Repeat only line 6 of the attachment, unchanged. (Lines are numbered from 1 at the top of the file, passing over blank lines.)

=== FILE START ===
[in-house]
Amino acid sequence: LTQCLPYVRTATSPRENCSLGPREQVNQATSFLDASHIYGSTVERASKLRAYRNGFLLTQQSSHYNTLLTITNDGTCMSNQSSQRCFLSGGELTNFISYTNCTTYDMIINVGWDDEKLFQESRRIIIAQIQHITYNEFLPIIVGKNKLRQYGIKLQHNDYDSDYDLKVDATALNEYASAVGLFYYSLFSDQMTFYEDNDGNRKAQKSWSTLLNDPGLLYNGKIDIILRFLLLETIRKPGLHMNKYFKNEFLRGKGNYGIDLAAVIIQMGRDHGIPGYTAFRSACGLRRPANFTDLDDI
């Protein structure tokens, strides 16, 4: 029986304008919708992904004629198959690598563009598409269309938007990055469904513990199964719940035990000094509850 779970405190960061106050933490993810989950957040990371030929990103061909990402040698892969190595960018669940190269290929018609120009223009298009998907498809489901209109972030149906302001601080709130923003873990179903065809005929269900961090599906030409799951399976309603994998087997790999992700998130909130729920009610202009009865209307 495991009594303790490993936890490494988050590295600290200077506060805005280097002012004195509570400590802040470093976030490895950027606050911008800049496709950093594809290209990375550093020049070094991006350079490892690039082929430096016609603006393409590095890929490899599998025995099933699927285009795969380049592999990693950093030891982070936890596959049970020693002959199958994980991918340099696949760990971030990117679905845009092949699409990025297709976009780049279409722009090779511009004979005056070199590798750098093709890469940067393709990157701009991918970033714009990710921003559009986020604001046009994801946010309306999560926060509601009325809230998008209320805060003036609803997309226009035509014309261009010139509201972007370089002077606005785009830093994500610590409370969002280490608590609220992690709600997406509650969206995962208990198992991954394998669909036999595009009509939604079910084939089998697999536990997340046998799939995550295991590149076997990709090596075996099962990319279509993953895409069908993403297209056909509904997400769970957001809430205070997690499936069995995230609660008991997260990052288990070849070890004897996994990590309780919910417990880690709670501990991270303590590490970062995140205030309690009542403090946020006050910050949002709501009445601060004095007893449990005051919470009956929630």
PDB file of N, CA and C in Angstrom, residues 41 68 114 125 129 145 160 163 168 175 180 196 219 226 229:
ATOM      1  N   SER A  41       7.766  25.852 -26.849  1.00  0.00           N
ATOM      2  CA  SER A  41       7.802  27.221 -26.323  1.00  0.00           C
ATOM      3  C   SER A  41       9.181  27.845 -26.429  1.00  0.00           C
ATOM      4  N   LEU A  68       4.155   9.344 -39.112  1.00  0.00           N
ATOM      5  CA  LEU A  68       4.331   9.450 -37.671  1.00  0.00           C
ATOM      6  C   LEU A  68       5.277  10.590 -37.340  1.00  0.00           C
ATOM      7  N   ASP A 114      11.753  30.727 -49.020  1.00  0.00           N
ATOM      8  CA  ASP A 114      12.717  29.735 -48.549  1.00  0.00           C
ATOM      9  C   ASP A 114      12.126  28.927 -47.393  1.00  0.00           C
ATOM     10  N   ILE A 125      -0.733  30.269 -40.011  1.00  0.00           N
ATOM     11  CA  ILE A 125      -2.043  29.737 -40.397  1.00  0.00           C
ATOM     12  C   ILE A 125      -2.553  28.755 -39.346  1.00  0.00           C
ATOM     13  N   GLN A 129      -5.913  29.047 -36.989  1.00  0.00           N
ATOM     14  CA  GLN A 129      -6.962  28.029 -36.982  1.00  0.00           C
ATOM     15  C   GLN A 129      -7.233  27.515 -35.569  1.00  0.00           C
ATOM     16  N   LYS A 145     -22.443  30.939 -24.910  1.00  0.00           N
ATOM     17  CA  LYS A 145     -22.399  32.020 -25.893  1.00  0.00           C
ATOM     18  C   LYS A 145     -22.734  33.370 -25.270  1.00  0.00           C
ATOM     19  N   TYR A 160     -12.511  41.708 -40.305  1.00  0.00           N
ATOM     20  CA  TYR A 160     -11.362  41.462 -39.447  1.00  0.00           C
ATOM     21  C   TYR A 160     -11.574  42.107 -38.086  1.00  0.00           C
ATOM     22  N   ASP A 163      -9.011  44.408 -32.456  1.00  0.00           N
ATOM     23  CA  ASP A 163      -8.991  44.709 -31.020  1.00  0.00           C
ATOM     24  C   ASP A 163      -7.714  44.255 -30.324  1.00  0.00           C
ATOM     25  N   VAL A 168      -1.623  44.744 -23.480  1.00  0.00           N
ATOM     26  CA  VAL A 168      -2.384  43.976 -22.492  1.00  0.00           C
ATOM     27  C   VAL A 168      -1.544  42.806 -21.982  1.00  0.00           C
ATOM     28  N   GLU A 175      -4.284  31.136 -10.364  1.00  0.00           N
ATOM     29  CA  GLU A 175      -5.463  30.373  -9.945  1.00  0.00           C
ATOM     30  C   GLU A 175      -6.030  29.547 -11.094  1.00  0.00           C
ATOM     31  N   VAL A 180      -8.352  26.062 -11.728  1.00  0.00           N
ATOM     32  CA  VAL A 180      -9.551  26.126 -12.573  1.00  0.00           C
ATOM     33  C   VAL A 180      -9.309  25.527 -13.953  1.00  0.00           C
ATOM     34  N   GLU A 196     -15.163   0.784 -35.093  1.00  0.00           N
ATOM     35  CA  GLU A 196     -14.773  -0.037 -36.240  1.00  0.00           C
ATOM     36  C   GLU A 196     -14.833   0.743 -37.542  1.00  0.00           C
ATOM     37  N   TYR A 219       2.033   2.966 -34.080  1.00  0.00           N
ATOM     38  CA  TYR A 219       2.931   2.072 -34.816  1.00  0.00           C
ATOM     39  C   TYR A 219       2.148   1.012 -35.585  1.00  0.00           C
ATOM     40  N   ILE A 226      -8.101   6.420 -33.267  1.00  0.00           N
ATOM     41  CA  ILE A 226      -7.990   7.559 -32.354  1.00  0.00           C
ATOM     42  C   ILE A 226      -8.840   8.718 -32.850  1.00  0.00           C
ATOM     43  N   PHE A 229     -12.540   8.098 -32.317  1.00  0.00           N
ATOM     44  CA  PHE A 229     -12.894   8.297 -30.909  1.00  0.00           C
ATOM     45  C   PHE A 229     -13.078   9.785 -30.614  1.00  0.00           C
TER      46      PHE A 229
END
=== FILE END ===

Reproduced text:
ATOM      2  CA  SER A  41       7.802  27.221 -26.323  1.00  0.00           C